You should seek warm shelter immediately when your hands or feet turn red and start to itch and burn. If you don’t get out of the cold, the blood vessels in your hands and feet will close down again and the temperature will drop even more rapidly to below freezing. The progressive signs of frostbite are:
• skin feels cold
• numbness
• burning, itching or a feeling of pins-and-needles
• skin turns red
• then skin turns blue and then white
• blisters can form as the tissue dies, releasing fluid from its cells

Note that if you have dark skin, you may not see color changes, but you will feel the other symptoms of impending frostbite.  The skin on your palms is likely to turn white even if color changes do not show on other skin areas.

Preventing frostbite You feel pain from the cold first in your fingers, ears and toes. During World War II, gunners on bombers complained bitterly about frozen hands, ears and feet, so special insulation was added to their gloves, hats and boots. They stopped complaining, but then they suffered frostbite on their necks and chests because they didn’t feel cold as much there.

Hands: Wear an inner layer of thin gloves made from loosely-woven material that permits sweat to pass through. You may need a middle layer of a more tightly-woven thick material, and if it is very cold, an outer layer that does not let wind or water in. If you don’t need extra hand dexterity, you should wear mittens. The single compartment of mittens retains heat better than gloves that have separate compartments for each finger. You can also buy hand warmers to be used inside your gloves or mittens. They may be:
• iron that is air-activated, lasting for up to 10 hours and not reusable
• crystallization types that can be reused (follow the package directions for reheating)
• electric types that can be cumbersome because they use batteries and wires

Ears and Head: Cover your ears with a headband or wear a balaclava that covers your head and neck and has an opening for your eyes, nose and mouth.
Feet: Avoid cotton socks because cotton holds water, while wool and various synthetic fibers do not. On very cold days, wear layers of socks. Cyclists, skaters and skiers may want to add windproof and waterproof booties that are designed to fit over their special footwear. If cold feet still make you miserable, you can get the same types of warming packets as the hand warmers described above, shaped to fit in your shoes or boots.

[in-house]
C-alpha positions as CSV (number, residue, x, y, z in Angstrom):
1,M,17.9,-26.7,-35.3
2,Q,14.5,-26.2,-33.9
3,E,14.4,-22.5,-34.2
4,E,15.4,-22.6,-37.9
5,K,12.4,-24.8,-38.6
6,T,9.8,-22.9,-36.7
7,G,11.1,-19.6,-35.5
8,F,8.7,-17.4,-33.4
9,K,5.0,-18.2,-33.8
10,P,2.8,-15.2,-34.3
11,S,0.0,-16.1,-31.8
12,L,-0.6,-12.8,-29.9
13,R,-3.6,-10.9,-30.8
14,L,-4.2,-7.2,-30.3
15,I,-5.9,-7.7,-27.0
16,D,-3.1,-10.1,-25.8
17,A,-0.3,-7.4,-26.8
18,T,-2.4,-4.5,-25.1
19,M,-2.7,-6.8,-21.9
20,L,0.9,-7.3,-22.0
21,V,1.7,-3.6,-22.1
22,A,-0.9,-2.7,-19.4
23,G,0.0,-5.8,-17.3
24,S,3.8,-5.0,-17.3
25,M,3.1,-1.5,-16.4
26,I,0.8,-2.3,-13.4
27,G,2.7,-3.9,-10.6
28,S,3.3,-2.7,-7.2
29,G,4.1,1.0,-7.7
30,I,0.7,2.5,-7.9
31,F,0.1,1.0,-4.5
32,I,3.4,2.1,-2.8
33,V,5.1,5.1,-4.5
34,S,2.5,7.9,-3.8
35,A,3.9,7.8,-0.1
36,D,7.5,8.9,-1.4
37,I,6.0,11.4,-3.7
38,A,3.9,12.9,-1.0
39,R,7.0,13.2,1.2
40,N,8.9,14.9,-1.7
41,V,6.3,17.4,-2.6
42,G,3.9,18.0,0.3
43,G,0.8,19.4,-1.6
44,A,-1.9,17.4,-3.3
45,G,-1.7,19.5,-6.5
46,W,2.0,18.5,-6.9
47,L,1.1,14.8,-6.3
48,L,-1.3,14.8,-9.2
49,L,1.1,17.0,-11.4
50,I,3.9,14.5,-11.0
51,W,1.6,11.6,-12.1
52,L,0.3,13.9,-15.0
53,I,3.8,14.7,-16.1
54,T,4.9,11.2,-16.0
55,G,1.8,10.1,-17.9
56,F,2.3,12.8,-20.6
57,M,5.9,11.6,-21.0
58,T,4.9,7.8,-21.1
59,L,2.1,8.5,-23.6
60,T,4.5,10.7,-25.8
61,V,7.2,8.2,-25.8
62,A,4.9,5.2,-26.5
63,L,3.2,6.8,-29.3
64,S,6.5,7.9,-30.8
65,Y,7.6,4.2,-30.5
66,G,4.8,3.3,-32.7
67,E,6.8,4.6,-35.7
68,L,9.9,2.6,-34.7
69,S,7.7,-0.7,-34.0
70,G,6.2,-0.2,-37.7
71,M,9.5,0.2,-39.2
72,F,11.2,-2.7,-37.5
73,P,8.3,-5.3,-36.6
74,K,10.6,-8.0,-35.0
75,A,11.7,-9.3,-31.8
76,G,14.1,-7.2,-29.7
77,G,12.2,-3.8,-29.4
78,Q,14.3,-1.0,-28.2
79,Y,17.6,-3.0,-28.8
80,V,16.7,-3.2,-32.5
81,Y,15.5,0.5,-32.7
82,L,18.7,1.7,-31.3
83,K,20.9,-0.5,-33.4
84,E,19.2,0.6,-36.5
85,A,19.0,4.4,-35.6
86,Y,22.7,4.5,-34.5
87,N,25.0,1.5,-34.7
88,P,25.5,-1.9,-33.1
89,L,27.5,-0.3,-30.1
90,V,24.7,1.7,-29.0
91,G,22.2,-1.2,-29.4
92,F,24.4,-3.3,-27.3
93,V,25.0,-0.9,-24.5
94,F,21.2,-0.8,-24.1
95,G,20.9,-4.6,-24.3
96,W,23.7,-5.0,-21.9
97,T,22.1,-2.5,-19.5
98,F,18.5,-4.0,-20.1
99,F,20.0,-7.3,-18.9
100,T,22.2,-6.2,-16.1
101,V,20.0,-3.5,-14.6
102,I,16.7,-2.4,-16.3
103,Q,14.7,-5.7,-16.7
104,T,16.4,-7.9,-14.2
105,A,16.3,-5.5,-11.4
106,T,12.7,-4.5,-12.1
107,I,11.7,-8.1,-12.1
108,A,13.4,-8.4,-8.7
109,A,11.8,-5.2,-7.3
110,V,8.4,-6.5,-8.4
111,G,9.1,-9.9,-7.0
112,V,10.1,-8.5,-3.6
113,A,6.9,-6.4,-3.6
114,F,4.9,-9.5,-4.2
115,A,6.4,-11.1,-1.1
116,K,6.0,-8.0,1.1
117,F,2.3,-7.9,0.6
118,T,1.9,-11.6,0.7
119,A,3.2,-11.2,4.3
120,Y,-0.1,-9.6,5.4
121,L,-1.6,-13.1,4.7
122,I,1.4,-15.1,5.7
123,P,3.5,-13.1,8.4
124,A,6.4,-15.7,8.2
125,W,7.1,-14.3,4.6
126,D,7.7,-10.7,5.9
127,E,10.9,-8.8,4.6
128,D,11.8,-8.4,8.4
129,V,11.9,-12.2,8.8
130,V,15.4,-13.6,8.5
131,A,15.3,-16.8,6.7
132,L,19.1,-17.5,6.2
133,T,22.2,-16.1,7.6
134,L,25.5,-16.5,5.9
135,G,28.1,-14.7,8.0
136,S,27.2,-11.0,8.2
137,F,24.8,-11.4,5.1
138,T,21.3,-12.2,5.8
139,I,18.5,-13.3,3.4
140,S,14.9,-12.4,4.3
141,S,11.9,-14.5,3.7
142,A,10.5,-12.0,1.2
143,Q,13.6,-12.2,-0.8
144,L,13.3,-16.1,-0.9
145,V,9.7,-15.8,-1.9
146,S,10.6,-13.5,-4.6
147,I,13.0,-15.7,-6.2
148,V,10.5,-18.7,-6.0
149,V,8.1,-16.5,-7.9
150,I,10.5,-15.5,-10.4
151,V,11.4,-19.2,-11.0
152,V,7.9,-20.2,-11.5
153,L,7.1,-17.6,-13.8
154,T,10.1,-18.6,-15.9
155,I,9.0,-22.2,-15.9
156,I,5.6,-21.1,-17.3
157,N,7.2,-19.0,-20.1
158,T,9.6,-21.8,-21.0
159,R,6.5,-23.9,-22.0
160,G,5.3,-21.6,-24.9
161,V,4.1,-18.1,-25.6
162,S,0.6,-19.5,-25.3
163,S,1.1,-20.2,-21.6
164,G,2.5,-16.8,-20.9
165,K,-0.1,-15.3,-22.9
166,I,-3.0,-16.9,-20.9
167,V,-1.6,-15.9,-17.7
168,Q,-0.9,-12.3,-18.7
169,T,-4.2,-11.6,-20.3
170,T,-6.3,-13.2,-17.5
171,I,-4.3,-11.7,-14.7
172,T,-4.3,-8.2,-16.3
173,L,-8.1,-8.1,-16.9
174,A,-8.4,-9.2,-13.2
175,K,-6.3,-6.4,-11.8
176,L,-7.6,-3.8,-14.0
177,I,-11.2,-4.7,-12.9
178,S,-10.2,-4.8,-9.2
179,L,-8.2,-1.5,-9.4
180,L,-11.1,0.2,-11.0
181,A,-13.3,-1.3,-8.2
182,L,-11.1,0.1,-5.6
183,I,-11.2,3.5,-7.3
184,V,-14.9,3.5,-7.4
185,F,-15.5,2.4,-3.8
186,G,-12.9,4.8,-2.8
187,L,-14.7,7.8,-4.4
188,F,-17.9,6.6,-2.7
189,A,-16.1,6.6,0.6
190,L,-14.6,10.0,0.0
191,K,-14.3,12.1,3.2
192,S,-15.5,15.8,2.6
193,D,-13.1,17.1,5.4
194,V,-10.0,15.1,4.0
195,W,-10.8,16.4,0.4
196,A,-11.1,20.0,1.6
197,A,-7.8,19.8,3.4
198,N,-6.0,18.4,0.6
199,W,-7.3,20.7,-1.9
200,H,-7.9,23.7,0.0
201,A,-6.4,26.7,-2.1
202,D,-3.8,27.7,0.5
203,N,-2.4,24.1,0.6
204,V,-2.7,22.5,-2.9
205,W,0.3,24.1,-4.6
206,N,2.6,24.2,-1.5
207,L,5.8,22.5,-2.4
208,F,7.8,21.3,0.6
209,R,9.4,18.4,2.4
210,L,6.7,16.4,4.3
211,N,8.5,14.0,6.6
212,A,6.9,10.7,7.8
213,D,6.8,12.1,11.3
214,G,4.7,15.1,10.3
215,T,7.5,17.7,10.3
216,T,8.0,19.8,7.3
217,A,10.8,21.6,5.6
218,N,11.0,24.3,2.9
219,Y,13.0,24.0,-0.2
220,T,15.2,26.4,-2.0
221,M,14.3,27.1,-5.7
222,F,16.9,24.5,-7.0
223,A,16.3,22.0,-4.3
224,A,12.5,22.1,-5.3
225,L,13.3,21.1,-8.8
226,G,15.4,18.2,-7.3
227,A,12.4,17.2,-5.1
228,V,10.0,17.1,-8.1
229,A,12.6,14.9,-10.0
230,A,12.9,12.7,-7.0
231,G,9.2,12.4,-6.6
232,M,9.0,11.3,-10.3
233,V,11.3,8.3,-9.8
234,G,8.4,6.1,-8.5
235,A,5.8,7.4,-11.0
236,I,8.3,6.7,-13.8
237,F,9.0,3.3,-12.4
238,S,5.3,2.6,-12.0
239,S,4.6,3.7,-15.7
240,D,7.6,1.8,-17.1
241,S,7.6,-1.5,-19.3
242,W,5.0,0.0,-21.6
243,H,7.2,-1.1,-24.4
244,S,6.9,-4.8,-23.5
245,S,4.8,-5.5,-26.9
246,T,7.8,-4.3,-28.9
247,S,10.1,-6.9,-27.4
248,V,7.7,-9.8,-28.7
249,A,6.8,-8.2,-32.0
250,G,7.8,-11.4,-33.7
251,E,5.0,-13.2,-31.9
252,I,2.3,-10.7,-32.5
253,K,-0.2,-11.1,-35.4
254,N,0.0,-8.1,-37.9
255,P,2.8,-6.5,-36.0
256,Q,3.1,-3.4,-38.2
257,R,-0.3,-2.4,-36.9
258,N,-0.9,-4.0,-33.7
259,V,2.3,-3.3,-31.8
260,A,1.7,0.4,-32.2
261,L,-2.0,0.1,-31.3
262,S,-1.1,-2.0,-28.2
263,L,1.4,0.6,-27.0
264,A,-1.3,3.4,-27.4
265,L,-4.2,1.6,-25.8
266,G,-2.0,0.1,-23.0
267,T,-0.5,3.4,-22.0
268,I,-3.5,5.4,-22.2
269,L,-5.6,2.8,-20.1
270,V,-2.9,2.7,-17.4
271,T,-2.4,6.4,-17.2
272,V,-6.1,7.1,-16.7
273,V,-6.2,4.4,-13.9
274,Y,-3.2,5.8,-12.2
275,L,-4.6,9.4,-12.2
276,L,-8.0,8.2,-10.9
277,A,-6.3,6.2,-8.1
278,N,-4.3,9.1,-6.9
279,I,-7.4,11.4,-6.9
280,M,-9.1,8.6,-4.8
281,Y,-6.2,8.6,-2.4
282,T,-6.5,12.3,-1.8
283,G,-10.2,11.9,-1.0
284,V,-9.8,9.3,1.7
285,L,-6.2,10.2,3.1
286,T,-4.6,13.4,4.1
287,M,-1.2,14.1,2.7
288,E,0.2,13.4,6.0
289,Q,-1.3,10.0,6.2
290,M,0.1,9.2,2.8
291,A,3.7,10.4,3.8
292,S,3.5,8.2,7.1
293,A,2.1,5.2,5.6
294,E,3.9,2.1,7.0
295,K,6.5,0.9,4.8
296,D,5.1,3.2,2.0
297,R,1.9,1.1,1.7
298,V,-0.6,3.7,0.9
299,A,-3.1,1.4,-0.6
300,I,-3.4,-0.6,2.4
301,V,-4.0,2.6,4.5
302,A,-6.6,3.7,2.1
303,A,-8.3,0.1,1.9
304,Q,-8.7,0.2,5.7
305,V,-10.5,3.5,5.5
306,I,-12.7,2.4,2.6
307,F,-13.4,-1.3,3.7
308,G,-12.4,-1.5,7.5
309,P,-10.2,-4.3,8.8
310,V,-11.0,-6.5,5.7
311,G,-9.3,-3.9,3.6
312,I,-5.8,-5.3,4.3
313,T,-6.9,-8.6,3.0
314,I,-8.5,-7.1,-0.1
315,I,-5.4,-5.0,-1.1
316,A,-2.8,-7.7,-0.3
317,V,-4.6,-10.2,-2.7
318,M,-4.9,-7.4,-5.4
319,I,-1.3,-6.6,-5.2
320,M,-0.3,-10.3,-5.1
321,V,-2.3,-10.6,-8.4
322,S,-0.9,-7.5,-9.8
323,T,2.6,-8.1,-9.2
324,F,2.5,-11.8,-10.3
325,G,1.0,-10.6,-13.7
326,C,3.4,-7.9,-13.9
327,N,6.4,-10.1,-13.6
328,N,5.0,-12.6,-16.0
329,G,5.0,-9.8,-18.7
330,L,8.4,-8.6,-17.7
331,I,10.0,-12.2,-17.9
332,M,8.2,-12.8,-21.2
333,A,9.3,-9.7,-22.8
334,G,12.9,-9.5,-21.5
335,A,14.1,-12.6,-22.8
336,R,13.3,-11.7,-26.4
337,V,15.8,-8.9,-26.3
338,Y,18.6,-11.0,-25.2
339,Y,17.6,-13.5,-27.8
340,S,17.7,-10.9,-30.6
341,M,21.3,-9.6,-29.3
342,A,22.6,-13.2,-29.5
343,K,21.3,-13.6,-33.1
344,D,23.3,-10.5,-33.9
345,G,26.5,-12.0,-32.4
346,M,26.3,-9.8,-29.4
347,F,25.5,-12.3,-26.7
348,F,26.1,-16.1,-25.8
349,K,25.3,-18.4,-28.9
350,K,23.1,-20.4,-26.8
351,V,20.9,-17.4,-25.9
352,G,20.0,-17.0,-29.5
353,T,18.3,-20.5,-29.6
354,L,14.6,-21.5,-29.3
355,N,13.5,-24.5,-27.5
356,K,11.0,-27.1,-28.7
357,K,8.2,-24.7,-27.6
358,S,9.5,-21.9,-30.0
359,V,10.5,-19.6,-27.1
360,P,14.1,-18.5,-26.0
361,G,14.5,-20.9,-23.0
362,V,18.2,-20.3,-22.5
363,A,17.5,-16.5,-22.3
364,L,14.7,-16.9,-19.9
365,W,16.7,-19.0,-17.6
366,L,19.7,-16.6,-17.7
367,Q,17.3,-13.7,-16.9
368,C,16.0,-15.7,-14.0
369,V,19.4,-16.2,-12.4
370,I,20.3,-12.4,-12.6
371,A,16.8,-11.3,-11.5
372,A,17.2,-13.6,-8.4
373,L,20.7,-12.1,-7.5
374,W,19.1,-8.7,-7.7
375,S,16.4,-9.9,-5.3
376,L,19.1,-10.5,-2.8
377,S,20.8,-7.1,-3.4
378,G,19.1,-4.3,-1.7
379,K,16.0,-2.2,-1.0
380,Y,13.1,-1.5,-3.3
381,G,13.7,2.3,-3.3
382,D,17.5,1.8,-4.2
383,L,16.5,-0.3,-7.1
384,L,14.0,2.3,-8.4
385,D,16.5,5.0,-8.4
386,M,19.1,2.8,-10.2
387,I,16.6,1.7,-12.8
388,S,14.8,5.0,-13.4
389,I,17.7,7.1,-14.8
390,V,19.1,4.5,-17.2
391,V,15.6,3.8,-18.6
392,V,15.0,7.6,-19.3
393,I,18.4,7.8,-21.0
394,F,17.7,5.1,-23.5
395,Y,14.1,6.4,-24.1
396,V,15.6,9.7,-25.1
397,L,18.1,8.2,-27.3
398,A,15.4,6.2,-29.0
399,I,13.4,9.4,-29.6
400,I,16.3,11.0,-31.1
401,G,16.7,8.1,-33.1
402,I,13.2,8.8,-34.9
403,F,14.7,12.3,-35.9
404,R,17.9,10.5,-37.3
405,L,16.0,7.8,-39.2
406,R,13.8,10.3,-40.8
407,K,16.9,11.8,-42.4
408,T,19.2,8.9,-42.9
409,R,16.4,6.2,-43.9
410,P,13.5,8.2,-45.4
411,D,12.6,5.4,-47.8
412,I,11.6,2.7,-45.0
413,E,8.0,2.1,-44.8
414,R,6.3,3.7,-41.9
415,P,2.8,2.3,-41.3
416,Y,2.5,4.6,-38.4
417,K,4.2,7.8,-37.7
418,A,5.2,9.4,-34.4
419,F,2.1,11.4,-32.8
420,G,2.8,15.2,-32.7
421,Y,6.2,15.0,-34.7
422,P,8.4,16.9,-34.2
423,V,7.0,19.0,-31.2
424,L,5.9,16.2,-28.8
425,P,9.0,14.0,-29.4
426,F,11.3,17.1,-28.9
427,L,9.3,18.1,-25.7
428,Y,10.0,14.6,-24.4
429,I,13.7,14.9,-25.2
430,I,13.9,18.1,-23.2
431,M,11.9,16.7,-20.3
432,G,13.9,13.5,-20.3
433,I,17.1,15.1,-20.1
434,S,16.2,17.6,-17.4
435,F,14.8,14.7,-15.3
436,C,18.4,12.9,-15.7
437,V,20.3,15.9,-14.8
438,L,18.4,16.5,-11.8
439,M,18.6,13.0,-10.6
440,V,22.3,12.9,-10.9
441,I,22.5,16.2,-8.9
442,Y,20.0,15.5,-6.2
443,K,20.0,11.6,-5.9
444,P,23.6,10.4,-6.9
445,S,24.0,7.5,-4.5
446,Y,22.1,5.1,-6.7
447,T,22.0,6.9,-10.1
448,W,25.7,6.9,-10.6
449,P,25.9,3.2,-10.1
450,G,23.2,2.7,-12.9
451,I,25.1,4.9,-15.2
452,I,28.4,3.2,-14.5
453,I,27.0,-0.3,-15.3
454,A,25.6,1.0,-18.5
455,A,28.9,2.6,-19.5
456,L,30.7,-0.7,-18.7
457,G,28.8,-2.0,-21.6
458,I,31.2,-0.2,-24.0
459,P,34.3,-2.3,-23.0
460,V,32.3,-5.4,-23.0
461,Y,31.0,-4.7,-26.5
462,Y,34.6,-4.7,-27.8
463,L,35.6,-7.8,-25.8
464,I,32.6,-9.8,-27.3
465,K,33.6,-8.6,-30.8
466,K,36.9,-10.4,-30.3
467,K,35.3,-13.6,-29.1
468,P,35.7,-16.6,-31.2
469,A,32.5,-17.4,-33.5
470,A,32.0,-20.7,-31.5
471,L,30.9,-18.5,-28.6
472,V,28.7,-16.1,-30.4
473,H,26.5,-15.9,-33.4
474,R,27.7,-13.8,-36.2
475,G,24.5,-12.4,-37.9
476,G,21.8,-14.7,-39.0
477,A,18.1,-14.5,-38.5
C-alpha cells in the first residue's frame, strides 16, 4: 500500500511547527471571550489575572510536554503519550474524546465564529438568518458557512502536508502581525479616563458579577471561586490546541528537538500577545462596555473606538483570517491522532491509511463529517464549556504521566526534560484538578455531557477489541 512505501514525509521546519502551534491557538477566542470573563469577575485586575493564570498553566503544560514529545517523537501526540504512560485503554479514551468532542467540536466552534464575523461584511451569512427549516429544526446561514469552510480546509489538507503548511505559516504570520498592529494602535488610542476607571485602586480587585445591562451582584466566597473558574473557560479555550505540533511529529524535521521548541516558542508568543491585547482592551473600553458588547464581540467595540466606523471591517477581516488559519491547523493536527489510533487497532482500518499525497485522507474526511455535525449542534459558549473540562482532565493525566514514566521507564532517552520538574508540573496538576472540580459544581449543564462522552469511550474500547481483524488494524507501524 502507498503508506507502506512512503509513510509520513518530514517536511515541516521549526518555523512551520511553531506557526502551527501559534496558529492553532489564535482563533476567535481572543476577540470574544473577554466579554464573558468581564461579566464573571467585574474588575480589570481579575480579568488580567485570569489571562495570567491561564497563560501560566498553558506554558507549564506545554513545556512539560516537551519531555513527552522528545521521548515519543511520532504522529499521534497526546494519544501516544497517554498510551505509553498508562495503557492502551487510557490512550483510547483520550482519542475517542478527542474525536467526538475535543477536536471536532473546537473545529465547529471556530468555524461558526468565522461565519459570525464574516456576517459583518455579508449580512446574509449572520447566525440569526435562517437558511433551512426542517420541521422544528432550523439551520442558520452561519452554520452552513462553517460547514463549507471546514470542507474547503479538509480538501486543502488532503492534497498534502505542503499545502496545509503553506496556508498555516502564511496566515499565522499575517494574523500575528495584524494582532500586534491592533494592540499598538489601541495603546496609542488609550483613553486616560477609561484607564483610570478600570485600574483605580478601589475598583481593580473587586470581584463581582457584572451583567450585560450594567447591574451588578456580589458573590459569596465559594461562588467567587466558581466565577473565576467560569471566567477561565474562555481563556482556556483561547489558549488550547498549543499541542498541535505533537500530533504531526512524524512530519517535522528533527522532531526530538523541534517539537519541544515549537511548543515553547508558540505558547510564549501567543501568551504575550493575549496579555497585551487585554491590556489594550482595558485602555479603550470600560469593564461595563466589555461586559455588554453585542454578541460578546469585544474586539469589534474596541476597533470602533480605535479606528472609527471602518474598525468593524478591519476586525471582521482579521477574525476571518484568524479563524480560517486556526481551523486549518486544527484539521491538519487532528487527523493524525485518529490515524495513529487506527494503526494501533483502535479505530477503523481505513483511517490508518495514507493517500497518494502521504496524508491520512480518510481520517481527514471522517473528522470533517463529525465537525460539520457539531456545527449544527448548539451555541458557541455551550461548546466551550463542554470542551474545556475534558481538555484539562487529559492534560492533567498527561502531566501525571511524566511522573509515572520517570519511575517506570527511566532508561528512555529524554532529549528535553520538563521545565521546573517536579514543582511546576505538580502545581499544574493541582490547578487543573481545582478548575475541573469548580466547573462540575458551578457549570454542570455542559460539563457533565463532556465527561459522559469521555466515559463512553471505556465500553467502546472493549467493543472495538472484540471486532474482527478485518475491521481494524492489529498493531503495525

Body, Arms and Legs: Use layers of clothing because the air space between layers provides insulation from the cold. You generate a lot of heat when you exercise, so use full-length zippers on your outer layers so you can adjust to your changing needs. By wearing several layers, you have the option of removing layers or unzipping the fronts. The base layer should wick away sweat, so use fabrics made from wool blends, silk or synthetics. Cotton is a poor choice because it holds water. The middle layers should be breathable and provide insulation. Loosely woven wool or synthetic sweaters or vests are a good middle layer because they trap insulating air and wick water to the outside. The outer layer should be of a material that blocks wind and rain, with a full-length zipper so you can remove it easily when you don’t need it.

Emergency Treatment of Frostbite
If you feel excessive cold or pain in your fingers, ears or toes, get to a warm shelter as soon as possible. If you have blisters, broken skin, severe pain, signs of infection, no feeling in your skin, or skin that remains white, seek medical help immediately. You can lose fingers, ears and toes and even your life. Mild frostbite (when you still have feeling, the skin is not broken and normal color returns to the skin) can be treated with rewarming in comfortably warm (not hot) water and drinking warm fluids. Frostbite with any broken skin or blisters or feeling that does not return to the frostbitten area should always be checked by a doctor. Frostbitten skin can be destroyed and the blood supply to an arm or leg can be shut off permanently to cause loss of arms or legs, or an infection can spread through your body.